It must make you feel so good to have the power to make someone cry, to make them cower, to take treasured items away, or to threaten physical pain. Maybe there’s some truth in the refrain about “hurting the ones you love.”
I was an easy target for years. I took the blame and the brunt of the wrath, along with the angry glares and the hand raised to strike only to stop dramatically in mid-air so that I could be grateful that you didn’t go through with it. But I was a big girl – an adult. I could take it. Until I couldn’t anymore.
Children don’t have that luxury. Parents are supposed to protect, nurture, and educate their children, aren’t they? Is “intimidate” somewhere in that list of parental duties? As our children get older are we supposed to remind them occasionally by threatening or actually inflicting physical punishment that we are still “stronger and tougher”? I don’t think so.
I also don’t think it is right to tell your child “you’re ruining my life” no matter what they muttered under their breath, to themselves. Grounding him to his room, and removing the door to his room, for an indefinite period of time is not the logical consequence for an action that really isn’t a punishable offense in the first place.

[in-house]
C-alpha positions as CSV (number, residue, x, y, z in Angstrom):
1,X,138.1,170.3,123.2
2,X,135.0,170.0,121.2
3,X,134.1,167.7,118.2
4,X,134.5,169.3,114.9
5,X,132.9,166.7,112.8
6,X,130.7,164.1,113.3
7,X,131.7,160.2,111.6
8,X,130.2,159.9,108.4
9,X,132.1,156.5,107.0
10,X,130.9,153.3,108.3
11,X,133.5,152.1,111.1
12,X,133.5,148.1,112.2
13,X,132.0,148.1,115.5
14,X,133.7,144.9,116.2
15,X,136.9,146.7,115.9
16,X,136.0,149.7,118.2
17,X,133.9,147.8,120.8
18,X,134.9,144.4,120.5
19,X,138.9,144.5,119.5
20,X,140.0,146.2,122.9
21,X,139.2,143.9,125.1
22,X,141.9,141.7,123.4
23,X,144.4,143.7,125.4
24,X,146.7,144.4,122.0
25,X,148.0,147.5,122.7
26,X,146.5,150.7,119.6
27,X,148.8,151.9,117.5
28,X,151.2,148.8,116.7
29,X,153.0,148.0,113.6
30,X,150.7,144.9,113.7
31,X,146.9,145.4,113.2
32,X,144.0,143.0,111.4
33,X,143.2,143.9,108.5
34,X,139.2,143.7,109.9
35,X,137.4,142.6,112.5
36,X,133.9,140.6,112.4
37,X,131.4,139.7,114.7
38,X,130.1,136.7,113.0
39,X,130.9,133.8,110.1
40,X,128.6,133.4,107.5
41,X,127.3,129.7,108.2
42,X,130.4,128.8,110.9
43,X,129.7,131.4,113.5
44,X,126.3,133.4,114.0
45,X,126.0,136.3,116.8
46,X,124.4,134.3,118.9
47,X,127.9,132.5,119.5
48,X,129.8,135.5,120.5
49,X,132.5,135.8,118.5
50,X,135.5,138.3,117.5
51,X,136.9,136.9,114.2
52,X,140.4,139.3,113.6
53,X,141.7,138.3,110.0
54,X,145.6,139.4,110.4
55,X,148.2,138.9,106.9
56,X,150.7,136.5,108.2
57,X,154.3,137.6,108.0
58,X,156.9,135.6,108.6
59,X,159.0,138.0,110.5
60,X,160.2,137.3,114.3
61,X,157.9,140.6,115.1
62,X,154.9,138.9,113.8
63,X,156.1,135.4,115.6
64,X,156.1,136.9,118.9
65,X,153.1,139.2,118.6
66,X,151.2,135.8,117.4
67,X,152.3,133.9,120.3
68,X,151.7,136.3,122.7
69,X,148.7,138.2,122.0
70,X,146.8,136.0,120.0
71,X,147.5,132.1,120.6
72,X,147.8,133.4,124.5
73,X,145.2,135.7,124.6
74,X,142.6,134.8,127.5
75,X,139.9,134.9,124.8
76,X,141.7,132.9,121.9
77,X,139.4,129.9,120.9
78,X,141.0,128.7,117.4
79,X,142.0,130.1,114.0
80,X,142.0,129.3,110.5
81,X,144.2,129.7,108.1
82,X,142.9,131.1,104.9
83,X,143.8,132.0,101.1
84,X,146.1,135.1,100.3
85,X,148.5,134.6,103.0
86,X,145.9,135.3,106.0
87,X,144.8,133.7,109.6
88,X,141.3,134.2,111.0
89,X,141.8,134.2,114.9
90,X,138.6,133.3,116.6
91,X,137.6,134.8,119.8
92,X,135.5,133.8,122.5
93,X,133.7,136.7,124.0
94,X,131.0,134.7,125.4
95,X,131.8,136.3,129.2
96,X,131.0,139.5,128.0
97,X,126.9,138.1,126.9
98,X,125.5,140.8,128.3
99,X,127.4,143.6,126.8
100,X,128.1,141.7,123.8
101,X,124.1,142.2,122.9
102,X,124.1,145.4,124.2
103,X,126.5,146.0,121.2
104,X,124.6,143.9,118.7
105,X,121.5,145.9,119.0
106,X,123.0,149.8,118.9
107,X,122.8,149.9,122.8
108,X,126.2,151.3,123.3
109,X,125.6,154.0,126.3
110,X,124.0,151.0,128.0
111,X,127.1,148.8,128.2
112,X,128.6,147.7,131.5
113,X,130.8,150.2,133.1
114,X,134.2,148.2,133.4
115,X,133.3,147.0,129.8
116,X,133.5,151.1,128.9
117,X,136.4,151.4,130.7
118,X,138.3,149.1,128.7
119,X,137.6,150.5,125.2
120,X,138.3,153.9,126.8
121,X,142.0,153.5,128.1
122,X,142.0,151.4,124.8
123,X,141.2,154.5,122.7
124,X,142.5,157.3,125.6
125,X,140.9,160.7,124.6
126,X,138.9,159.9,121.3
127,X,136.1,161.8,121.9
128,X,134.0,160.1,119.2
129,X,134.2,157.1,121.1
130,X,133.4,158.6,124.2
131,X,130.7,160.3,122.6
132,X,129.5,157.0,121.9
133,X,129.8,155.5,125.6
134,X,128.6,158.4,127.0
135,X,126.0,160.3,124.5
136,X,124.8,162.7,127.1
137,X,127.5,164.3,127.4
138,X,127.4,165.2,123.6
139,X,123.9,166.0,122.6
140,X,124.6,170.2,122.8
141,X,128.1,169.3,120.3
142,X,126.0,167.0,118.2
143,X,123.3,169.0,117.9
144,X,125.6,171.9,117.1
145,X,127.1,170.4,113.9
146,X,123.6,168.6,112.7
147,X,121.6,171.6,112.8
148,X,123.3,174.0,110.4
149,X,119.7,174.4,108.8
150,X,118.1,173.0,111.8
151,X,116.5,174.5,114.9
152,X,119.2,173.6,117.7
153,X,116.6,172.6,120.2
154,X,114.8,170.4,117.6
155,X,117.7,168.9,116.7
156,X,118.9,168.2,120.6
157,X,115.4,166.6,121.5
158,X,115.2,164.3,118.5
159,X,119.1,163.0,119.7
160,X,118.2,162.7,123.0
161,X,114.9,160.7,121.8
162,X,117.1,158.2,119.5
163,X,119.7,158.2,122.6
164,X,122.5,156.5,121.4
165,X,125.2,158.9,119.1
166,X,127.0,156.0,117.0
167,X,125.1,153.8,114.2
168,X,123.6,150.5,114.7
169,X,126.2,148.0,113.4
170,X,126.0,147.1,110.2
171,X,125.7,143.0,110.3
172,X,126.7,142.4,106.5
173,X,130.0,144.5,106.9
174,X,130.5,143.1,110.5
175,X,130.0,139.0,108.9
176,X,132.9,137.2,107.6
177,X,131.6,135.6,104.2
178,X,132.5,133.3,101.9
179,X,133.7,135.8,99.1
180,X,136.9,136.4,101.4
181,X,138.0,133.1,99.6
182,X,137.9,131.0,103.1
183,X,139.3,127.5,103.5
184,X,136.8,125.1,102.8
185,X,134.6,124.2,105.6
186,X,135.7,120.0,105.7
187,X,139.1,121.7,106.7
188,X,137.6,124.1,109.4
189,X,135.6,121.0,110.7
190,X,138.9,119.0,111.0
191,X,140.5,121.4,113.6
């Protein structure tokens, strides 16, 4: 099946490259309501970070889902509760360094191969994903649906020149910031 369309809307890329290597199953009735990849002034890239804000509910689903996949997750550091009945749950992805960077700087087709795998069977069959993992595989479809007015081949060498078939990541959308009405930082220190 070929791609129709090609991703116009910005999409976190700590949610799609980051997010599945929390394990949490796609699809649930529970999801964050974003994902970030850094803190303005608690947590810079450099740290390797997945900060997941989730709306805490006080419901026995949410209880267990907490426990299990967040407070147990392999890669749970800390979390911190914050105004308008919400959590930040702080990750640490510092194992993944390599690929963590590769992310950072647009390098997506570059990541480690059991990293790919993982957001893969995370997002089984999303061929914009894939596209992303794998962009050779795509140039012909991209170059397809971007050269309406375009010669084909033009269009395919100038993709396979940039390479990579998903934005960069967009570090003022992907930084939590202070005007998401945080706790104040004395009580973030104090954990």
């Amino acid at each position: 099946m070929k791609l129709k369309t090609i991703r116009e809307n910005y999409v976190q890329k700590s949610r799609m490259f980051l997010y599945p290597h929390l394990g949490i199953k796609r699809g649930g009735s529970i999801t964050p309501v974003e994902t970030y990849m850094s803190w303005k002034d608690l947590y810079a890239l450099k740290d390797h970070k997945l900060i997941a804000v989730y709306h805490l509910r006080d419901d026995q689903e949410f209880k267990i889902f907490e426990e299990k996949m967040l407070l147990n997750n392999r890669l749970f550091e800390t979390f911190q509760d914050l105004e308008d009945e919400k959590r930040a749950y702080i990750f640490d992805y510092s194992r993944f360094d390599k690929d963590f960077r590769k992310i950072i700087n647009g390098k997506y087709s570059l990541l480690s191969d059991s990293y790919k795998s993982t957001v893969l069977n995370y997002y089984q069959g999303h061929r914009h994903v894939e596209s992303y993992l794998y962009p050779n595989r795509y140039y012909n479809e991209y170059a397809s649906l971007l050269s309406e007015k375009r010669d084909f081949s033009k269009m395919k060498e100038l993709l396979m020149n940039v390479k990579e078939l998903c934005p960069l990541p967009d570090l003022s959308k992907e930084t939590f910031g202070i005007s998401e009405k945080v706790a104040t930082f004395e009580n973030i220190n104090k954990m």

It’s already hard enough being part of a blended family. If a child feels like he has no allies in the household, save maybe the dog, it is so much tougher.
It feels awful for me only to be able to provide him with some words of encouragement and advice. I’ve prodded and gently questioned him to see just how bad it is. Sometimes it seems like it’s going to be OK and you’re actually trying to be a good father. And then you regress back into the bully behavior that seems to give you some kind of comfort or confidence. So I’m listening and waiting his call for help, and when that call comes I’ll be there. You will protest and whine and make plenty of hollow, dramatic threats, I’m sure. But if I get my way, you won’t have this child to push around anymore.
A reformed bully target